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Australia 2000
Directed by
Aleksi Vellis
88 minutes
Rated M

Reviewed by
Bernard Hemingway
1 stars

The Wog Boy

It is often suggested that Australian cinema is too pre-occupied with art and not enough with box office, that it doesn't know its audience. This could not be said for Nick Giannopoulos the writer (with Chris Anastassiades), star and main force behind this commercially very successful film (it went to No 1 at the box office and took over $AU10m). The only problem with this exemplary financial outcome is that artistically it is god-awful. It does not attempt, for better or worse, to depict the 'ethnic' experience as do films like Looking For Alibrandi or Beware Of Greeks Bearing Guns, in a humourously thoughtful way, it simply relocates the 'little battler vs big bad guy' template (compare for example The Castle, 1997) to a sub-cultural context with stereotypical charactgers.

Given the film's success, one would be forgiven for expecting it to be funny. It's not and one can only suspect that the film did so well because of (a) Giannopoulos' success with his earlier 'wog' stage shows creating a pre-disposition to find what one wants to be funny, funny and (b) a sub-cultural appreciation of seeing oneself on screen kicking in to over-ride any form of discernment. The result is lambs to slaughter for this giant souvlaki.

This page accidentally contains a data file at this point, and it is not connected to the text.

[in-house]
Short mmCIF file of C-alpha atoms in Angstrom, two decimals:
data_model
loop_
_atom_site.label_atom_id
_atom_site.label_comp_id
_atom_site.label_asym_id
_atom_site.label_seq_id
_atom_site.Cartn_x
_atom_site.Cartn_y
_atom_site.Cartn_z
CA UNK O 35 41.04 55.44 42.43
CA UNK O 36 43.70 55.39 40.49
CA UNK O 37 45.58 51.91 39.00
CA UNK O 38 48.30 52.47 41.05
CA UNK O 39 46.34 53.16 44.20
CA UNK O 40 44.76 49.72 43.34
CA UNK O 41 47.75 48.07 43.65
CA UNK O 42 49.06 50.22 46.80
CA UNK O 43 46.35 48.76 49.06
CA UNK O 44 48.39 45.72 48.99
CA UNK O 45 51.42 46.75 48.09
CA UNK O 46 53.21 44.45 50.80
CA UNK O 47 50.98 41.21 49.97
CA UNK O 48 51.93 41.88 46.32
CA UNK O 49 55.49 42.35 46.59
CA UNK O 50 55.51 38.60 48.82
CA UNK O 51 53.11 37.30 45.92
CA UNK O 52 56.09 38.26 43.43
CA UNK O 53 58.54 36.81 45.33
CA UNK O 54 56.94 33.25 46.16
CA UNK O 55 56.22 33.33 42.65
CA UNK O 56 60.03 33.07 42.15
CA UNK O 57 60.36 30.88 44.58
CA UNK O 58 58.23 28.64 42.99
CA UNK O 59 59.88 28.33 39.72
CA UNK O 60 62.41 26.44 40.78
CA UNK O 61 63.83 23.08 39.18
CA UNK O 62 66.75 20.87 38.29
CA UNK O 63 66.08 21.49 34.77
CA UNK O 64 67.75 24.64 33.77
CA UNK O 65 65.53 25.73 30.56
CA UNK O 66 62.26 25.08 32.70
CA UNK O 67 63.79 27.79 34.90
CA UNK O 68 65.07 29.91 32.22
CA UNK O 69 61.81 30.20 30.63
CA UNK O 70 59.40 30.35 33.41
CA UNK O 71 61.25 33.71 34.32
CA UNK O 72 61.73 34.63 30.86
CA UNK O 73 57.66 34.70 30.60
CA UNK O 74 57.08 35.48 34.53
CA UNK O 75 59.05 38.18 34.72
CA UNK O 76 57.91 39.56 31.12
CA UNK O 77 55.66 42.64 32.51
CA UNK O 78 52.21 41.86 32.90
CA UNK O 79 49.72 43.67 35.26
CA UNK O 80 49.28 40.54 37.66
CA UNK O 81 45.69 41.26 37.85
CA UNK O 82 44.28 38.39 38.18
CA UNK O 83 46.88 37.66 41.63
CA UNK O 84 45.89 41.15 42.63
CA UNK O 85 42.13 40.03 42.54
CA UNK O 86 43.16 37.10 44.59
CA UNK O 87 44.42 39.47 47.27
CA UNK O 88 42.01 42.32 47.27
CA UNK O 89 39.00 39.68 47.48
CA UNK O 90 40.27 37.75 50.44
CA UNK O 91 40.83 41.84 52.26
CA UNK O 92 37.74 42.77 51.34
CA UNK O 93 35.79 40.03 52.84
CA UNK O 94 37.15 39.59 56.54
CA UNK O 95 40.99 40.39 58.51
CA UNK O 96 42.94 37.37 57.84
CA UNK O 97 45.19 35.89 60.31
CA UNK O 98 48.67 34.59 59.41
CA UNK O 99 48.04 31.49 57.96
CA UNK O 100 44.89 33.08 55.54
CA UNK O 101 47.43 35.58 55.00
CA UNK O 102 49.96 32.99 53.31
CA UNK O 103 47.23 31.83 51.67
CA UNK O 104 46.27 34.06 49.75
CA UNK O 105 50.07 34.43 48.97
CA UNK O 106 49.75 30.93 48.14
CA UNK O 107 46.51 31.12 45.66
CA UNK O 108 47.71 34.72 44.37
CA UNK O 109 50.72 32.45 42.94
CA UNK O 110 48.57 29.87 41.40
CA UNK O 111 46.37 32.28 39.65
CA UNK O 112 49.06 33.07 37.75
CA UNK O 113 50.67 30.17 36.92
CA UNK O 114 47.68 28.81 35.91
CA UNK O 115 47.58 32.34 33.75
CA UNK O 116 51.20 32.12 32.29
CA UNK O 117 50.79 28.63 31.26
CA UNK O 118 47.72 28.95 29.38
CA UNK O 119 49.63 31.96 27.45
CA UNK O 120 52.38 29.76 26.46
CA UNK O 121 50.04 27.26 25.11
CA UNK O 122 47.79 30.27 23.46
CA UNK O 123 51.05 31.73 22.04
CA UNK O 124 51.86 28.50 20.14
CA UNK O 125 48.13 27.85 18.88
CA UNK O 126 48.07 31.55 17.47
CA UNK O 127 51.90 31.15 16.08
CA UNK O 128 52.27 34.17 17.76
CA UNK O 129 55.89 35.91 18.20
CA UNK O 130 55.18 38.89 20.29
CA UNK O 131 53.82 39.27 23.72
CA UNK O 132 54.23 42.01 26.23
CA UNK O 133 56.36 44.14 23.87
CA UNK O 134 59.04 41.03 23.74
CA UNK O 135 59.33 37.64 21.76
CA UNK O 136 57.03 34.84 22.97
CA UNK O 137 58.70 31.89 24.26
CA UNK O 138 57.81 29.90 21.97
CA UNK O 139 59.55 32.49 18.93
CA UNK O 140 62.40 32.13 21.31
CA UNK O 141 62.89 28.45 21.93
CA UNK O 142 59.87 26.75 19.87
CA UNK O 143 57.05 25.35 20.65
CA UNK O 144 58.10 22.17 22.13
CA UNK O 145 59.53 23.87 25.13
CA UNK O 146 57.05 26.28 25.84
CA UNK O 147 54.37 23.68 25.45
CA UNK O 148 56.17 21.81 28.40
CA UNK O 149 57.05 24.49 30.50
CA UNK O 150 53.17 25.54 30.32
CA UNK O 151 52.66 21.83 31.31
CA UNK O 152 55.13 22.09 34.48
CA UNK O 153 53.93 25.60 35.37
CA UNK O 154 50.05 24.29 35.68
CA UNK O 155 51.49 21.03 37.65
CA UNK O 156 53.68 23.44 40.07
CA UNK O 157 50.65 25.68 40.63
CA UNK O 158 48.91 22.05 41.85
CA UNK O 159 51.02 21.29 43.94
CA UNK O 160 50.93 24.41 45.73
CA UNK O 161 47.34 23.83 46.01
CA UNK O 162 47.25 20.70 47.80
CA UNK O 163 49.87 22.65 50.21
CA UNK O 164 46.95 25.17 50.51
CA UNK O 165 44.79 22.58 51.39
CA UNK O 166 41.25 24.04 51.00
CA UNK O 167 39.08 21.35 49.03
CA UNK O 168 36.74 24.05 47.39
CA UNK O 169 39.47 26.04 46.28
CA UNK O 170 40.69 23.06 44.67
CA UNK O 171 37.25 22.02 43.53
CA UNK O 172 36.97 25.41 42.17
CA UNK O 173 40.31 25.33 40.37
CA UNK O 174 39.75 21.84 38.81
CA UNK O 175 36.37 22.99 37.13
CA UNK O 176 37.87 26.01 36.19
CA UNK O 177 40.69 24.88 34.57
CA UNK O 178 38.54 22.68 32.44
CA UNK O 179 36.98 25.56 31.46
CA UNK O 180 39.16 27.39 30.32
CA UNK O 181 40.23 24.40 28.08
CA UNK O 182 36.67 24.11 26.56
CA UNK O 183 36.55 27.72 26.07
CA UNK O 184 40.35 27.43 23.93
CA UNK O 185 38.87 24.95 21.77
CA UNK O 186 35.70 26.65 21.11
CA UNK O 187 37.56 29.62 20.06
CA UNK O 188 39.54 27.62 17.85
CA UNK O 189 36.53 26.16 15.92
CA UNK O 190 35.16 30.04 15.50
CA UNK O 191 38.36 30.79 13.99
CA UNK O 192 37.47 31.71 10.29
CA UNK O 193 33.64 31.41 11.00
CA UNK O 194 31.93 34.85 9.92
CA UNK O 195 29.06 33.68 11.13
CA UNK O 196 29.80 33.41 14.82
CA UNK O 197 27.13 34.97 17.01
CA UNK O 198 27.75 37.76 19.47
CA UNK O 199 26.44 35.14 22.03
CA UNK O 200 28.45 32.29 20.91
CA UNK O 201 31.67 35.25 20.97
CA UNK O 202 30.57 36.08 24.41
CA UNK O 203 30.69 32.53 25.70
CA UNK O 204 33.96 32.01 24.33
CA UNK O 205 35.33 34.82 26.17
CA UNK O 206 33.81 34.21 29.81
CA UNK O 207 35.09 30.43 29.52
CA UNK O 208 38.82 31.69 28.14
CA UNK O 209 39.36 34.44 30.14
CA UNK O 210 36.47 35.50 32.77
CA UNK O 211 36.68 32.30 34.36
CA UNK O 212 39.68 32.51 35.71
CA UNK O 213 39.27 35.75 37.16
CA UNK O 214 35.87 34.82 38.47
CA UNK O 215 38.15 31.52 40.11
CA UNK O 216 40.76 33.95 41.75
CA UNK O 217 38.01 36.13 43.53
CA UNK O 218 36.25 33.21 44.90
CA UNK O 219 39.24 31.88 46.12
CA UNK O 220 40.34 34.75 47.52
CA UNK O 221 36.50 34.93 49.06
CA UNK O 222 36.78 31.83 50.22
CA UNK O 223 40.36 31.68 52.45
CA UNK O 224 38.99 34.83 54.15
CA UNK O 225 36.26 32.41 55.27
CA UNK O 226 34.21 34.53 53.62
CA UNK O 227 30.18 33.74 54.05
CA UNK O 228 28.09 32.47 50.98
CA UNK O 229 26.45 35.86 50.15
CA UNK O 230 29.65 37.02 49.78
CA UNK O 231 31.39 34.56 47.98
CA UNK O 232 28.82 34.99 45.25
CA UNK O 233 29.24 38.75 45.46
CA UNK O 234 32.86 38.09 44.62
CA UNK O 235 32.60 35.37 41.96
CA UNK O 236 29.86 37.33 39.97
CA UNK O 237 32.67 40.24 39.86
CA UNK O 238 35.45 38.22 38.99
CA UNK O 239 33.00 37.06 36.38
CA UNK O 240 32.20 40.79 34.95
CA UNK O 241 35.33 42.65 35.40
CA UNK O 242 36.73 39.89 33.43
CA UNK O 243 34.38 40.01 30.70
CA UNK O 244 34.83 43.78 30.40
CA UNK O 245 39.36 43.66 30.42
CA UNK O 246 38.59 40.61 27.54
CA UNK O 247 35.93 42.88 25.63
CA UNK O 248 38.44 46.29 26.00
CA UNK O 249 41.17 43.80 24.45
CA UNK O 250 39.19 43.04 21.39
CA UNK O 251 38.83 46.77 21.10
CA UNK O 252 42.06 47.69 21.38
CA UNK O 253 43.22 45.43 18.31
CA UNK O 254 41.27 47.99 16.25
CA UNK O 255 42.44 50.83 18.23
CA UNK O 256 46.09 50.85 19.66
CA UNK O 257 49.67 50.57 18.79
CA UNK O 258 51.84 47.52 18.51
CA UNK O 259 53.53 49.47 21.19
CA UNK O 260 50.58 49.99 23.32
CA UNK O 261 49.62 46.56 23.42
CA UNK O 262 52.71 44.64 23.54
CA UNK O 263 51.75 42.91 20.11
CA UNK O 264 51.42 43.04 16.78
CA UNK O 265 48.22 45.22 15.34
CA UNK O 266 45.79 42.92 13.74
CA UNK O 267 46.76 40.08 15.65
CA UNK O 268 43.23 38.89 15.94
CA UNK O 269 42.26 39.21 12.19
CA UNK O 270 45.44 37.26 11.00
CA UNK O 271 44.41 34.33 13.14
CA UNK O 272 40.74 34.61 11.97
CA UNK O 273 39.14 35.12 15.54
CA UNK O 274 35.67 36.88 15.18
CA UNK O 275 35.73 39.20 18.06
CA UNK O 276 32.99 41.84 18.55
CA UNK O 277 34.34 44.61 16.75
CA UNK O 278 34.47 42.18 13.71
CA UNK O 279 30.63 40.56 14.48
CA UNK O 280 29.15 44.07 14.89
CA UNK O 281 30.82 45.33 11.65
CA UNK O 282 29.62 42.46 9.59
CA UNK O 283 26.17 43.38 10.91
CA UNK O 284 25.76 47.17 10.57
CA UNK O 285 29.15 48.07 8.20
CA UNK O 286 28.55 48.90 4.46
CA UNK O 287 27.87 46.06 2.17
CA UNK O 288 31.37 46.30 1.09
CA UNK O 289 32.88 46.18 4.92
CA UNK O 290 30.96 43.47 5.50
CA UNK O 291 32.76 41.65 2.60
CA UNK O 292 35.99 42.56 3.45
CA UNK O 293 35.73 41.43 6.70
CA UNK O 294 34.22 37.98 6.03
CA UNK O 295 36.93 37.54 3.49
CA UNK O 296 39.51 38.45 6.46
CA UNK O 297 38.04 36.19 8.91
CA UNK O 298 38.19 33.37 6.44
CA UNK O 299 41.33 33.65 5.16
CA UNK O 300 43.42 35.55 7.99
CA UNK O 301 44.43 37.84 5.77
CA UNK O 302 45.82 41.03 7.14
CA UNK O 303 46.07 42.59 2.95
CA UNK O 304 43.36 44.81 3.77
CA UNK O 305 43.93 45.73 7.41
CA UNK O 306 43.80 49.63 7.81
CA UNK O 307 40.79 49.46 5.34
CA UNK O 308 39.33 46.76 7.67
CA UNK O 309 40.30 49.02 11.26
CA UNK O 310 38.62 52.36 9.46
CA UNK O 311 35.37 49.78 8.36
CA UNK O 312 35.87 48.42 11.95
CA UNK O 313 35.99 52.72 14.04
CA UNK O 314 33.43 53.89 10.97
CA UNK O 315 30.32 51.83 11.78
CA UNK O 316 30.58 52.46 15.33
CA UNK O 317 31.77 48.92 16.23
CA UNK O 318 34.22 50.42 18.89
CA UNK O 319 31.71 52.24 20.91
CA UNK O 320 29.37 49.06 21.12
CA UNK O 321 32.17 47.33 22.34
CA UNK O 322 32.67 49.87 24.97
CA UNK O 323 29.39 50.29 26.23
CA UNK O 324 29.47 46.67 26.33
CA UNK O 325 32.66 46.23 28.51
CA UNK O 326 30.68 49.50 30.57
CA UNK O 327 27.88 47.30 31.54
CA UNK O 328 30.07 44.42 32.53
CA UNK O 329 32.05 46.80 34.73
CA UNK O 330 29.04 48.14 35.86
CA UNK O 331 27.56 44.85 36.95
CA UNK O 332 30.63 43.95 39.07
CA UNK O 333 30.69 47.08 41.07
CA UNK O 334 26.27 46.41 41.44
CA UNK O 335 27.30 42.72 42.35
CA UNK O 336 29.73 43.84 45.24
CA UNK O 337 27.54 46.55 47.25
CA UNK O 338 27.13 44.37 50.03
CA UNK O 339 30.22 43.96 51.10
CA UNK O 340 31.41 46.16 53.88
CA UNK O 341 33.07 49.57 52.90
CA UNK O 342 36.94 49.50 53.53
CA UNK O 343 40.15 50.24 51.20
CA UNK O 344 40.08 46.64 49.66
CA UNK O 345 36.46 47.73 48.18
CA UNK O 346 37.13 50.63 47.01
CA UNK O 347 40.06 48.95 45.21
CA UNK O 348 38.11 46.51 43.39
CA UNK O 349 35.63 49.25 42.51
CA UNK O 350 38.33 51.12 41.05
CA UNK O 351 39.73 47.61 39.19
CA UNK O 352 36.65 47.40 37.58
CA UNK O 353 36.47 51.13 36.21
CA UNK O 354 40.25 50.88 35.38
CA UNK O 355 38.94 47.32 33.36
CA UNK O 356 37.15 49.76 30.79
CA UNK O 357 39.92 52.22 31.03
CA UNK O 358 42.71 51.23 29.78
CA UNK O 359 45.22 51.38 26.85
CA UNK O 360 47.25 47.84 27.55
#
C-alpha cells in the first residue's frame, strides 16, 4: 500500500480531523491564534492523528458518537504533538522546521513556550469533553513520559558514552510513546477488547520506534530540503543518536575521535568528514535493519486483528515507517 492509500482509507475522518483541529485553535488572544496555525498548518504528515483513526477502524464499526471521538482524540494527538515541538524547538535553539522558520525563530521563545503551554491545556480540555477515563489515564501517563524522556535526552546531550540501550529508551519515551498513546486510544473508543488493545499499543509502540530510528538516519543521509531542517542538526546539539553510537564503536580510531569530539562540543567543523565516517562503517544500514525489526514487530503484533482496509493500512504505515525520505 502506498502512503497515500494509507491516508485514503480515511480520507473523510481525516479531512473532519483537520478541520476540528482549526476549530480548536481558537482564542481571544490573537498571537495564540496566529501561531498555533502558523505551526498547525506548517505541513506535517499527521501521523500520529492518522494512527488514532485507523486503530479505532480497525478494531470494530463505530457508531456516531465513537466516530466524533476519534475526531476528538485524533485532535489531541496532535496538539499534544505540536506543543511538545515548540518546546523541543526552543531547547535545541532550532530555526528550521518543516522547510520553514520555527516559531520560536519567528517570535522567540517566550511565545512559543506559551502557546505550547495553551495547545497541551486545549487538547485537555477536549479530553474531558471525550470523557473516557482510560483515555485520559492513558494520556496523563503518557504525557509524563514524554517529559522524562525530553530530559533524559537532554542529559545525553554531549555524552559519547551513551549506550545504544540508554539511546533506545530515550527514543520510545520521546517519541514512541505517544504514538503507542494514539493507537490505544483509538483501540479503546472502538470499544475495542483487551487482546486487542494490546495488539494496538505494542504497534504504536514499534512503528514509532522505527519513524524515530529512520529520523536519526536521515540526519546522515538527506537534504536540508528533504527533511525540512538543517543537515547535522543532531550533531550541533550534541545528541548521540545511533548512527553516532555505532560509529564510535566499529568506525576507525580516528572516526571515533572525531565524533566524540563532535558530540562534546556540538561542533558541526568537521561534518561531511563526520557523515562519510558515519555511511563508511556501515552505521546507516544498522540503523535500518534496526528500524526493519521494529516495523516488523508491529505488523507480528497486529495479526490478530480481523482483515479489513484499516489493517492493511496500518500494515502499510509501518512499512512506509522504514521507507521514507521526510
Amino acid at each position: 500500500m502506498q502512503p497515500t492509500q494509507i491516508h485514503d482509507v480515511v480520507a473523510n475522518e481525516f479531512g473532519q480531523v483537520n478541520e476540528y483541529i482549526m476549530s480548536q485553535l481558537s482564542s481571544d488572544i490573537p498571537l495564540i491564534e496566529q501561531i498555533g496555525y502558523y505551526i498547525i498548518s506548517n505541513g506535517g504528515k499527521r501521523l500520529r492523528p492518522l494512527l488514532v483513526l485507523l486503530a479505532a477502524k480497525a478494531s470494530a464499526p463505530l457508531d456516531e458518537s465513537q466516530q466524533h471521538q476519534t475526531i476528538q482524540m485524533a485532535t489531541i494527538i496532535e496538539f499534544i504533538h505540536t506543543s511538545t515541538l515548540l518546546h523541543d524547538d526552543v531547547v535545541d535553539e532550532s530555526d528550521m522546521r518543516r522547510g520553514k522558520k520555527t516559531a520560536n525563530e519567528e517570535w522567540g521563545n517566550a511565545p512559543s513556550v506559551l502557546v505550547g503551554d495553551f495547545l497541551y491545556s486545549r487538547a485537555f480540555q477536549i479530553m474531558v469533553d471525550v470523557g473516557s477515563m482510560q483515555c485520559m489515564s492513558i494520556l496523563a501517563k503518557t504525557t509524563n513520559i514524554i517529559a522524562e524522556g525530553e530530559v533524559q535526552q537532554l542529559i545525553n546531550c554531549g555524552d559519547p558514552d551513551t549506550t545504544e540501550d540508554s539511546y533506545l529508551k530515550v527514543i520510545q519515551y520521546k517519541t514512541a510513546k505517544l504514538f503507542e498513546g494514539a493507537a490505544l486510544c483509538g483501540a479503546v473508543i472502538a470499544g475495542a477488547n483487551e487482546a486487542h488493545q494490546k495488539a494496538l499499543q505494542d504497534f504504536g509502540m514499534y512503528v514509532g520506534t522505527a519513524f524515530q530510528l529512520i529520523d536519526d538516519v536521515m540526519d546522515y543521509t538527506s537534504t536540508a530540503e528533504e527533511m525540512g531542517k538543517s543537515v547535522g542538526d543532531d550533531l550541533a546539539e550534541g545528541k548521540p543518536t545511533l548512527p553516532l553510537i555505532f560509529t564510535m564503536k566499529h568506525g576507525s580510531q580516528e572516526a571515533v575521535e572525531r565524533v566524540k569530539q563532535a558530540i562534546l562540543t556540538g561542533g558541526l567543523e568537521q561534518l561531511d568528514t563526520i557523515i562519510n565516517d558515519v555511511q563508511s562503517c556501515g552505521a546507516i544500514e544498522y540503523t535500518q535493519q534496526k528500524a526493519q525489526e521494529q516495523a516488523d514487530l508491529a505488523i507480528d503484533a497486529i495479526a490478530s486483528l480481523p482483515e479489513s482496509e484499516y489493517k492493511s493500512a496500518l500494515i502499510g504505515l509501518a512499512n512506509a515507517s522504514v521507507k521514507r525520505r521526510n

On the up side, Vince Colosimo gives an energetic performance and Kim Gyngell is, as usual, excellent as a dole office clerk but if you do not see the world through 'wog' eyes or find stereotype humour amusing this is not likely to reward your attention.

 

 

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